Laguna de los Pozuelos Natural Monument

Located in the vast and dazzling highland of Northwestern Argentina, the mighty Laguna de los Pozuelos Natural Monument (in Spanish: Monumento Natural Laguna de los Pozuelos) is a natural spectacle that draws nature enthusiasts, ornithologists, and adventurers from around the world. Let yourself be captivated by its rich biodiversity and the towering scenic beauty that surrounds it.

Introduction to the Laguna de los Pozuelos Natural Monument

Laguna de los Pozuelos Natural Monument

Geographical Location

Located in the Province of Jujuy, between the towns of Rinconada, Lagunillas, Yoscaba, Cieneguillas, and Pozuelos, this Natural Monument is an Internationally Important Wetland. It covers an area of over 200 square kilometers, spanning 16,000 hectares, making it one of the largest salt lakes in Argentina.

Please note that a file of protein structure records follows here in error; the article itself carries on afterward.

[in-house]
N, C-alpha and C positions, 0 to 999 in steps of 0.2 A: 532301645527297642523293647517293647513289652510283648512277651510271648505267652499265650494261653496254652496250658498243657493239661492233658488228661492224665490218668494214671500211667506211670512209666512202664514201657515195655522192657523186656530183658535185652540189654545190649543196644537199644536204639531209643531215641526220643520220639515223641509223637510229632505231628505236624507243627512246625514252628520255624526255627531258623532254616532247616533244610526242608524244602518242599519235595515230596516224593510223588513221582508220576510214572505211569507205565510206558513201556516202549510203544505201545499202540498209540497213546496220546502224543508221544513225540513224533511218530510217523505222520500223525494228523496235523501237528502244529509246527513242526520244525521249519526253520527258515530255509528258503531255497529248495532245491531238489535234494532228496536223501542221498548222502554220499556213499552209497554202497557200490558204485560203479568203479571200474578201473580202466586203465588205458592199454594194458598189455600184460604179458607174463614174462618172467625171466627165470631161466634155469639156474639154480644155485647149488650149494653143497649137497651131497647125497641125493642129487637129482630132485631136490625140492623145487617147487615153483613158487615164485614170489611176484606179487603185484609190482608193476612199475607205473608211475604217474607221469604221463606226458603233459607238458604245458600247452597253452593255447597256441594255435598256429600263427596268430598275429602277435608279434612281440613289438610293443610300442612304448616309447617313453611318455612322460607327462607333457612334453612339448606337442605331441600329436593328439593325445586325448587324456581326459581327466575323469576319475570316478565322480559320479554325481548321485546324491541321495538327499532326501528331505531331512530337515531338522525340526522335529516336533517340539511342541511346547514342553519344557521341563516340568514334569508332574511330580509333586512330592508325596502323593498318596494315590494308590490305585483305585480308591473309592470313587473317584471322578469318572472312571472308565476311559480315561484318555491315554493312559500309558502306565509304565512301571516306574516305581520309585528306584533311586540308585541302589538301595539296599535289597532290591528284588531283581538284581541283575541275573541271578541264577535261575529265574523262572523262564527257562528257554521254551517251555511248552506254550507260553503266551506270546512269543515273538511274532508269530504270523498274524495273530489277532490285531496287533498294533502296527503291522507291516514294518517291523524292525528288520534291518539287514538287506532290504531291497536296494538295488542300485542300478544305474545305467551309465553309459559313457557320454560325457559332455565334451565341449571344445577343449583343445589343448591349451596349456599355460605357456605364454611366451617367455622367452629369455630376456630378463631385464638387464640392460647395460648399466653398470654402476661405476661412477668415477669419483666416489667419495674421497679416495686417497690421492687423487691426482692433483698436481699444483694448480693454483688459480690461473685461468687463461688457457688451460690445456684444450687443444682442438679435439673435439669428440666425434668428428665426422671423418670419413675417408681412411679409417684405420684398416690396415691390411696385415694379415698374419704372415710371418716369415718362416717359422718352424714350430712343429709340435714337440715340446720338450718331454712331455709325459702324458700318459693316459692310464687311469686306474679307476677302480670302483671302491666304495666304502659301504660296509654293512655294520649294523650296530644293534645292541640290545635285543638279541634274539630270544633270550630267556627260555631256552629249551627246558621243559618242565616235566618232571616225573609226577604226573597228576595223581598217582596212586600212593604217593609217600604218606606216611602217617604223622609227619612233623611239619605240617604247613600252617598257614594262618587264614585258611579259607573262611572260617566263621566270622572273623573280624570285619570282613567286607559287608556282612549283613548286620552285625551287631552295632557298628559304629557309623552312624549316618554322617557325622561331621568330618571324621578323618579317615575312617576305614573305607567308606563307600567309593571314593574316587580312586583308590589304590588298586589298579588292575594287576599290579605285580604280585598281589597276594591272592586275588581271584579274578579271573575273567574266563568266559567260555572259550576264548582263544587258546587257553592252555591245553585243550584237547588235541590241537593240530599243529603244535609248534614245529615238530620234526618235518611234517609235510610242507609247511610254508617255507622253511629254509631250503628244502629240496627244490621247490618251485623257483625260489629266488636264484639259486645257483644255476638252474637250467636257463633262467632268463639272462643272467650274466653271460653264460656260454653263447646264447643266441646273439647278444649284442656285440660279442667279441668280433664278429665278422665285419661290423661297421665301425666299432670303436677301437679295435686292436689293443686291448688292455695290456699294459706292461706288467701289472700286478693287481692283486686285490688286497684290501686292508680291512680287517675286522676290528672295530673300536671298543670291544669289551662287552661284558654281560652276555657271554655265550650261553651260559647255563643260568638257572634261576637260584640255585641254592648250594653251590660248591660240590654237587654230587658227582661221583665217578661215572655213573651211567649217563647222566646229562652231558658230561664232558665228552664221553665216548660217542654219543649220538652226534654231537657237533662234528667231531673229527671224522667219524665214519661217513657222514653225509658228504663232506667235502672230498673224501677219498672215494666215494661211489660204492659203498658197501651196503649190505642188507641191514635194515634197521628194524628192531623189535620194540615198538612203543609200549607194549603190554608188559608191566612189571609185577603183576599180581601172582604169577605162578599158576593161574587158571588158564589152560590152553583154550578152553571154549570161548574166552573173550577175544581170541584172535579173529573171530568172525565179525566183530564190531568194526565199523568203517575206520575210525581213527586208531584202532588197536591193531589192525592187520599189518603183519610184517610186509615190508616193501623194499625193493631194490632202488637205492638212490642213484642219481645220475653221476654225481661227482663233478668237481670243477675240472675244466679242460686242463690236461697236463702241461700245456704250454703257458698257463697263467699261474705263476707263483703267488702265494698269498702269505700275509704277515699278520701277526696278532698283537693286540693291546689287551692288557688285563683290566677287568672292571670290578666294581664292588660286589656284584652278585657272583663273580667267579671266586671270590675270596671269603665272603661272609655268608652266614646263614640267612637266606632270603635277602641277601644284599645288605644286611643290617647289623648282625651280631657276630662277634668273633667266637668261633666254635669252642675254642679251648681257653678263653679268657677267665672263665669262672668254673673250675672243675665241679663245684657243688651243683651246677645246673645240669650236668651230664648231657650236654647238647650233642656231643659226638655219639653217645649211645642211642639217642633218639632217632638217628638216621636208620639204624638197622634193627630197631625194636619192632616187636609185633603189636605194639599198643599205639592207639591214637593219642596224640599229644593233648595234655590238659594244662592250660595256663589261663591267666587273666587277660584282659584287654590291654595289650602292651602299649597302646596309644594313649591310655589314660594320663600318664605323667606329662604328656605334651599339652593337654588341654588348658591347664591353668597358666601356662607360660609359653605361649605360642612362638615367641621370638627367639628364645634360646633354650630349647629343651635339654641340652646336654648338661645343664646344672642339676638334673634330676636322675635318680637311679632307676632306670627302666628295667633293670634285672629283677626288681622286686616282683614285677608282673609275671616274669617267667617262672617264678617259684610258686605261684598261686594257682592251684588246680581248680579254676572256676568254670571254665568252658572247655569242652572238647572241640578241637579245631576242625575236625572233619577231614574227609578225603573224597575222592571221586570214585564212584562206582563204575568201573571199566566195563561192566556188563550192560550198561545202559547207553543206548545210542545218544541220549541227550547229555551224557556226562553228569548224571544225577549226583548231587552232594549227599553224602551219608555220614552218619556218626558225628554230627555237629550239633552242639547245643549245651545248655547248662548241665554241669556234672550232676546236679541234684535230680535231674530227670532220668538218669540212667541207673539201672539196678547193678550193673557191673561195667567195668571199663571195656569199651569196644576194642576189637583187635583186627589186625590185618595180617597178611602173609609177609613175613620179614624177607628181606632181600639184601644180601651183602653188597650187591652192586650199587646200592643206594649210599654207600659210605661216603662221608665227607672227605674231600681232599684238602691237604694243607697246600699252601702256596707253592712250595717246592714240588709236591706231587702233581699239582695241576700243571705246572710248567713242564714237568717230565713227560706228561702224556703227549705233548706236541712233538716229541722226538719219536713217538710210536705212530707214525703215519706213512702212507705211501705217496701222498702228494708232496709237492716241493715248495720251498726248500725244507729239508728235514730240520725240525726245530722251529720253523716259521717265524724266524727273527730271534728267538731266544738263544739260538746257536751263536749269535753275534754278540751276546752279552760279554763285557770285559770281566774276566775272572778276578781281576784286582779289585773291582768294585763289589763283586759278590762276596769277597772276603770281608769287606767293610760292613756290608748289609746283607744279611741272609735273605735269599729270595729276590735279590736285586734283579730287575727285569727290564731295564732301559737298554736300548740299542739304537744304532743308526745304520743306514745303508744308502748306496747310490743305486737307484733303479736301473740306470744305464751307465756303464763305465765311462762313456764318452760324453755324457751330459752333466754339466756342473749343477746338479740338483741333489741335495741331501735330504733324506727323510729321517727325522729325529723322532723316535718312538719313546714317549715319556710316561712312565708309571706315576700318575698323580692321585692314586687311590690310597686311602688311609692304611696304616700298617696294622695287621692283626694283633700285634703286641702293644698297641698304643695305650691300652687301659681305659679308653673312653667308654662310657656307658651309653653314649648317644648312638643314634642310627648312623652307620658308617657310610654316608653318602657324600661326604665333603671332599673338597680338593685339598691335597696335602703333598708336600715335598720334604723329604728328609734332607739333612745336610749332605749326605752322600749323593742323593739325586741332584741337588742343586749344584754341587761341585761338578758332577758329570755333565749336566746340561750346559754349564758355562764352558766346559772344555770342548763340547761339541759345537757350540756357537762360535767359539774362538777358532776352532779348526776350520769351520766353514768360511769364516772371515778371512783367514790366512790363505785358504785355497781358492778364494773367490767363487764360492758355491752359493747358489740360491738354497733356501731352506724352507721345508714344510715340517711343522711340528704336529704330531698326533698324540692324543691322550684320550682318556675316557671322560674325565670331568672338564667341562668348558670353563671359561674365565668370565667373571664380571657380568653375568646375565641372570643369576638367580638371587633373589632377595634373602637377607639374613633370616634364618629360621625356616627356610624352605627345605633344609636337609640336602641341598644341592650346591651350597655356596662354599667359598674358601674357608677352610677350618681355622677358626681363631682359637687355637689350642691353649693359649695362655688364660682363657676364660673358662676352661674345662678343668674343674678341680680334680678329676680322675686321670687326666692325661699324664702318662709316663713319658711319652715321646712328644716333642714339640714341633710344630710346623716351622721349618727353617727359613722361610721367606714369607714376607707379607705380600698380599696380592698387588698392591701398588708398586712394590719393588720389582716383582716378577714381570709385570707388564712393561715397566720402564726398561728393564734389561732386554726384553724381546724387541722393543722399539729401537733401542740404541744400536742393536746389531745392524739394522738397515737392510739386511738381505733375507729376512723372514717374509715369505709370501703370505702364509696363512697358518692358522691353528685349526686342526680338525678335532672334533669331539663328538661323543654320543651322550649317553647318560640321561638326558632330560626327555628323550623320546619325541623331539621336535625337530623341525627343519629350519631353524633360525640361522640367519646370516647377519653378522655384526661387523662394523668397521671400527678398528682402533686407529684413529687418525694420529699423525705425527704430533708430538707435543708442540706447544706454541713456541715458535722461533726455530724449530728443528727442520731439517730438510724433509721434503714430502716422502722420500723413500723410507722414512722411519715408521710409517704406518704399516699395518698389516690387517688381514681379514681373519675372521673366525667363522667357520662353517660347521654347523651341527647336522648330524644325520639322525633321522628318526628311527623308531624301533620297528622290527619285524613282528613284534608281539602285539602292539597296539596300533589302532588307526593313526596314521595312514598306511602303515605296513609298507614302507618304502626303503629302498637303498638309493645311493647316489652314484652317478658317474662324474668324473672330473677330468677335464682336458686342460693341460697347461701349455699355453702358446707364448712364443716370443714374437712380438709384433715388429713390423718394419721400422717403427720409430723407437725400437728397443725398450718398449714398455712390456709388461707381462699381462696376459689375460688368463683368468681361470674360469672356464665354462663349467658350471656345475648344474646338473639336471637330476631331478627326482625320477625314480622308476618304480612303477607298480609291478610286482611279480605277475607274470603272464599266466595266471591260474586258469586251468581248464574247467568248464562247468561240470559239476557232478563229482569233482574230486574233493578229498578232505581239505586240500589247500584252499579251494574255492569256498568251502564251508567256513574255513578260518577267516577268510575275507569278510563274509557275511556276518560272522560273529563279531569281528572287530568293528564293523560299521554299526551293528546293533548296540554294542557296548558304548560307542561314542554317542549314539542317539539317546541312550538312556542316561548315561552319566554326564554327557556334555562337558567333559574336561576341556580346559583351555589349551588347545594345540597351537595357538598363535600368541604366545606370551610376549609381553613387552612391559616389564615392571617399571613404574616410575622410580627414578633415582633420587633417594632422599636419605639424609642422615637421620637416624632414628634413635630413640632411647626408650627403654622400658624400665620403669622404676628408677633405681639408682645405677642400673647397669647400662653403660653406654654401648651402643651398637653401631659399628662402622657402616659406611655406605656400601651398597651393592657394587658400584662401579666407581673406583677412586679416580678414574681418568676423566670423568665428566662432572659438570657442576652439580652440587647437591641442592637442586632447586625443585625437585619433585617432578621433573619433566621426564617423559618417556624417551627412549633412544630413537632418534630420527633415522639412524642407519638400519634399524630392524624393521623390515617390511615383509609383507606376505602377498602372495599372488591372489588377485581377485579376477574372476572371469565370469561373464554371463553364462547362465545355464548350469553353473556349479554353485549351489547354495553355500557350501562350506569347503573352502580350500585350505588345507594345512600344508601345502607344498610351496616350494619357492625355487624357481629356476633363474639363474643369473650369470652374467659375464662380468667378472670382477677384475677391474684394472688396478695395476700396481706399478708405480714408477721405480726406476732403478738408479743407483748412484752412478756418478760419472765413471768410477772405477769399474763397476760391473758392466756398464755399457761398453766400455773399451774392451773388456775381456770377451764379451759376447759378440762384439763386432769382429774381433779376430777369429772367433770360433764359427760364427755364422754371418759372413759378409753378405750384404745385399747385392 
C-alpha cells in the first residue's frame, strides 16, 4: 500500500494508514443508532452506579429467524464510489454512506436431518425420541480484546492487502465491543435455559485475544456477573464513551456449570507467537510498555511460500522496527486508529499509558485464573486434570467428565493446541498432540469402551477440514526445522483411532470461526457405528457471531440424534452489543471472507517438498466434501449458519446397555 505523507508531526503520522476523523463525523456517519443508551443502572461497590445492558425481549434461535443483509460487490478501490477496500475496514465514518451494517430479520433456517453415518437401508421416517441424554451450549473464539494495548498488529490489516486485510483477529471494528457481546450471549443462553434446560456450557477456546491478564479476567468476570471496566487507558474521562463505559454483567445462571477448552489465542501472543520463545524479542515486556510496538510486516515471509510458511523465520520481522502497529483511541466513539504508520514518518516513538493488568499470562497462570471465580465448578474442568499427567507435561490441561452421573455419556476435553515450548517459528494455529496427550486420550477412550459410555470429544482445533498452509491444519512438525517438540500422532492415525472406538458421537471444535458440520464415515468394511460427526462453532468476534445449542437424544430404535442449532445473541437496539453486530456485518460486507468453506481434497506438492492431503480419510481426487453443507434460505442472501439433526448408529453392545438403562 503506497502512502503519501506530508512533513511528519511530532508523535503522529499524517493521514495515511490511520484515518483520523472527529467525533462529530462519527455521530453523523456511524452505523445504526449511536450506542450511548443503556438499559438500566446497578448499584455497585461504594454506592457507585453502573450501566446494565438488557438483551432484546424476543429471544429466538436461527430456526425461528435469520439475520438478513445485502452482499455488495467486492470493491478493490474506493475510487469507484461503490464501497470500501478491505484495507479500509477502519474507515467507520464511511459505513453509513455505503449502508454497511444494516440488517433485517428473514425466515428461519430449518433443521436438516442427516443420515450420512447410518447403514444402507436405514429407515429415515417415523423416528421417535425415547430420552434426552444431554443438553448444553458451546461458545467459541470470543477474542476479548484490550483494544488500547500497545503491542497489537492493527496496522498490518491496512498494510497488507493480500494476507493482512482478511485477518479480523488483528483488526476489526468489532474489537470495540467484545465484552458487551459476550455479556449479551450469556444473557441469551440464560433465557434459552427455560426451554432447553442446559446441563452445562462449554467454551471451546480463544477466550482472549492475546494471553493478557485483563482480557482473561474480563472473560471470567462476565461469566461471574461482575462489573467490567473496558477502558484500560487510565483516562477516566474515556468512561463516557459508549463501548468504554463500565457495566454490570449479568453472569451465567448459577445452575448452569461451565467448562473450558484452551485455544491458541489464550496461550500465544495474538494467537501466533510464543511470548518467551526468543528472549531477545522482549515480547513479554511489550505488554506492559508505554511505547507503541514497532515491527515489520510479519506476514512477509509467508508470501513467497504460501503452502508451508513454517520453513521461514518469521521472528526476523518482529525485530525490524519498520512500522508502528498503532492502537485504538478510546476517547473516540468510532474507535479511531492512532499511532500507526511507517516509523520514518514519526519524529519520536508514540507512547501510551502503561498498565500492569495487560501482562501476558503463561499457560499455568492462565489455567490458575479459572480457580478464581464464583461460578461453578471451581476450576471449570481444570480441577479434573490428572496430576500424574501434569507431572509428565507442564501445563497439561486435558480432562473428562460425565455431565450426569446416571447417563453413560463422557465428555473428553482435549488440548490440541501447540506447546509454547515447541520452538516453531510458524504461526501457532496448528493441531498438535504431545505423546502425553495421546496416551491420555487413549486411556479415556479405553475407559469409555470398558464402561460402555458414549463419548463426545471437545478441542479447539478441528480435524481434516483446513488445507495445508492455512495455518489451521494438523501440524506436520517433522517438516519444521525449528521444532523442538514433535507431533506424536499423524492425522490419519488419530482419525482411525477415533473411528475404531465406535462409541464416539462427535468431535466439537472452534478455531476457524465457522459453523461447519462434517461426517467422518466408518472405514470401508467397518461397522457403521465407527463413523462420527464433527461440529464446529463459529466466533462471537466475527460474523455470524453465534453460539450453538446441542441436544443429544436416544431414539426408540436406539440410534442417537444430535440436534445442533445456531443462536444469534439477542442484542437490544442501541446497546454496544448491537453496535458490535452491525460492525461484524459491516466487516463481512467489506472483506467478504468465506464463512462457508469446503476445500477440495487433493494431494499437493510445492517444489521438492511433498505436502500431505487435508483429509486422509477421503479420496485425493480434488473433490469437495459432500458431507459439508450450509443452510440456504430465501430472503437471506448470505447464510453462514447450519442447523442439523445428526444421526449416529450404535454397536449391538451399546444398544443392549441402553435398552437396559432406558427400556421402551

History and Recognition as a Natural Monument

Recognized as a Natural Monument in 1981, the area has served as a sanctuary for diverse bird species and local flora. The main objective of this recognition is the preservation of its rich biodiversity and the natural environment.

Through Decree Law No. 3749/1980, enacted and promulgated on December 29, 1980, the province of Jujuy transferred to the National State the jurisdiction, eminent domain, and ownership of certain lands encompassing the Laguna de los Pozuelos and its immediate surroundings. The purpose of this transfer was to incorporate this area into the National System of Protected Areas, thus acknowledging its natural value and the need for its preservation.